Empirically, the formation of public opinion on EU policy-making does not necessarily have to take place everywhere in Europe at the same time, but may be limited to a few national publics.
The vertical perspective has been a guideline for many case studies of national public debates on EU-policies. These may range from the national perception of e.g. Eastern enlargement to "anti-European" campaigns by Eurosceptic movements. Public debates on how EU policies interfere with regional self-determination have been examined. Research from the vertical perspective thus focuses on changing patterns of protest and participation in the EU multilevel polity.


2. The horizontal perspective: A transnational European public sphere

A European public sphere consisting of transnational media like the Financial Times is limited to very elite publics. However, national publics are not completely sealed off from one another. Rather, there are manifold similarities and exchanges of information between national media from different countries. Therefore it is possible to inquire into a European public sphere through the research on national media. This perspective may be called horizontal, for it compares national publics trying to elicit European commonalities, which are the result of horizontal exchanges between national public spheres. The process of the transnational interconnection and interweaving of communication in an emergent "European sphere of communication" greatly interests the adherents of this perspective. While examining the perception of European policy-making, they are more generally interested in the "intensification of communication" within Europe. The horizontal perspective rests on the assumption that a shared polity will bring about intensified and increasingly more similar patterns of communication. Rather than looking for actors participating in a European public sphere, emphasis is placed on the diffusion of topics, frames and patterns of perception, which are fundamental for thinking about the EU in an ever more similar way, and for identifying with Europe.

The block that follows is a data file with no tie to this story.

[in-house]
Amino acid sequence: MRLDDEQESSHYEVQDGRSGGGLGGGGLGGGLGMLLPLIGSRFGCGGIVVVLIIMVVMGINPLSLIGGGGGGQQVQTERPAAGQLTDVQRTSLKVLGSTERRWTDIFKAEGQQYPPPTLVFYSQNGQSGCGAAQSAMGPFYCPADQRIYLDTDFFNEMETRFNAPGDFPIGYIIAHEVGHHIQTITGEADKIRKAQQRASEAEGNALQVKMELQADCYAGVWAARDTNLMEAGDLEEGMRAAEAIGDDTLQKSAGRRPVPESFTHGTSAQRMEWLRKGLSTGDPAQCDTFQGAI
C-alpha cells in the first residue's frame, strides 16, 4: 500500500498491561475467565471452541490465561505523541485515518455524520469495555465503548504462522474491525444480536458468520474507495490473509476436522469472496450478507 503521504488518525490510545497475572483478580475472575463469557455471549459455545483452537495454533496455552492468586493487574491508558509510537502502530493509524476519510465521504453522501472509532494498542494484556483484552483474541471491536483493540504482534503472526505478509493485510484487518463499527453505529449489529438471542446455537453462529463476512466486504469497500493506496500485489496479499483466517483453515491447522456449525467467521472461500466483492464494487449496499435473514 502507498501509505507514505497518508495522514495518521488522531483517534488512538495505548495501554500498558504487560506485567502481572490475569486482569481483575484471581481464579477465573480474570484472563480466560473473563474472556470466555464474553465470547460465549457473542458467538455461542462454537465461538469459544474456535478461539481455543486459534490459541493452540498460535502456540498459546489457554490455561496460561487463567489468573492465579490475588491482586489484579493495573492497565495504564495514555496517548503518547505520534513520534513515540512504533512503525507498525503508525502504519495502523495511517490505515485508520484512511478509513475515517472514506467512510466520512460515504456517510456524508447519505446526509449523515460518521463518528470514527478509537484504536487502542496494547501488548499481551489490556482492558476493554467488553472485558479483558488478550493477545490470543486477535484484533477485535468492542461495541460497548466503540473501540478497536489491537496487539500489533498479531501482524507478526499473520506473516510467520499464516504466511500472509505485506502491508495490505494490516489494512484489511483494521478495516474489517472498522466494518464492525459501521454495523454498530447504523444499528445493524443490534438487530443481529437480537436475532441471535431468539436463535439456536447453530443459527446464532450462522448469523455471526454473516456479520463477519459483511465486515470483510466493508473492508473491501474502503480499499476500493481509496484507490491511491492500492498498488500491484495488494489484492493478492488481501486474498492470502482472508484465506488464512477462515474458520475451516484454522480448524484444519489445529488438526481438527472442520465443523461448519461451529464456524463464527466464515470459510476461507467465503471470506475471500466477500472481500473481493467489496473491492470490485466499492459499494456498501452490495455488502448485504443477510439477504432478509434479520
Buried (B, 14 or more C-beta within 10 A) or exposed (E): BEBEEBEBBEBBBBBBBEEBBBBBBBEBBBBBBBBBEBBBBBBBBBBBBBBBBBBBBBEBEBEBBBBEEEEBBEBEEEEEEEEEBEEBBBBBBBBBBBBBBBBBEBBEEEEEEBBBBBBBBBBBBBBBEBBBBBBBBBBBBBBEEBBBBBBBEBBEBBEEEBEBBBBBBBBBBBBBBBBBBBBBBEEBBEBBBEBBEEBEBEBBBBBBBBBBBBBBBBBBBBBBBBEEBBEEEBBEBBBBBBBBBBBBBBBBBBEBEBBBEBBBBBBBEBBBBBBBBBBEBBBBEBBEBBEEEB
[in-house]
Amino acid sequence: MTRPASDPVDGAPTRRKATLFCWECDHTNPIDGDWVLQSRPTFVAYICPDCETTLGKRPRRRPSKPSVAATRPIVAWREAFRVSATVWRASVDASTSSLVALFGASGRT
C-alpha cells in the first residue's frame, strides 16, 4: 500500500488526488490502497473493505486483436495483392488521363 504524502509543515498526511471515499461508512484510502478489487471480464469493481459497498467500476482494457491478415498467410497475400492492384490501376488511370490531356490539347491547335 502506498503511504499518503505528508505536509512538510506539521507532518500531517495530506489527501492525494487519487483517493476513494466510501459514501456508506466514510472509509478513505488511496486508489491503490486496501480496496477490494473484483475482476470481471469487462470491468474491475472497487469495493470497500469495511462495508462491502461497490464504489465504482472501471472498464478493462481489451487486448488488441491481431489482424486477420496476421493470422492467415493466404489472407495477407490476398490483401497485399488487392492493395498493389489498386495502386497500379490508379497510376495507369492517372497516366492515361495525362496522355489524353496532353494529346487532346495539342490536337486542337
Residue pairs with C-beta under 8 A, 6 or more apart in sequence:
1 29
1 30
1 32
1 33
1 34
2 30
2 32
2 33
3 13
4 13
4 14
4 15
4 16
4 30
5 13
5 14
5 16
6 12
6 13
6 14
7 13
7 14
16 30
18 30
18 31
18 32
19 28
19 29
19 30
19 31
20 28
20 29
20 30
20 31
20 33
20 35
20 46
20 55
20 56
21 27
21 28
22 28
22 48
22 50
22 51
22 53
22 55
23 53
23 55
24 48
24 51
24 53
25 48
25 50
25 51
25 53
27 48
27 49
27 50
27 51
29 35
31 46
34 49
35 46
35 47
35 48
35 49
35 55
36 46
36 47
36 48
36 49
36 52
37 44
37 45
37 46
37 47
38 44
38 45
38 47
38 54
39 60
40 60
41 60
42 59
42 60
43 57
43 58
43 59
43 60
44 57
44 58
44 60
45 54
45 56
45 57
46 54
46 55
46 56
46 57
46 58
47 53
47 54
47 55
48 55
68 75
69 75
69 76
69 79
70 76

Details of the conference

For the first time we want to convene the young researchers who are working on this topic in various European countries. During the conference participants will be able to discuss their approaches and present their (preliminary) results, so as to gain insights and inspiration for their own research. Our goal is to enable the international and interdisciplinary exchange between this group of researchers, which we hope will eventually lead to an enduring scientific network on European integration and the question of a shared public sphere. A mailing list will be set up in the planning and preparation phase of the project, which will help with the communication.

Input by "Experts":
We will invite scholars from various disciplines, who specialise in questions of the European public sphere.

Place and date:
European Academy Berlin,
Nov. 28th-30th, 2003

ca. 30 young academics / PhD students from the disciplines of Political Science, Sociology, Communications, and History; four academic experts.


Publication of the results:
It is planned to publish the contributions to and the results of the conference.

Accommodation and Meeting Site:

Europäische Akademie Berlin
Bismarckallee 46/48
D-14193 Berlin

Tel.: ++ 49 (0)30 - 89 59 51 -0
Fax: ++ 49 (0)30 - 89 59 51 -95
E-mail: eab @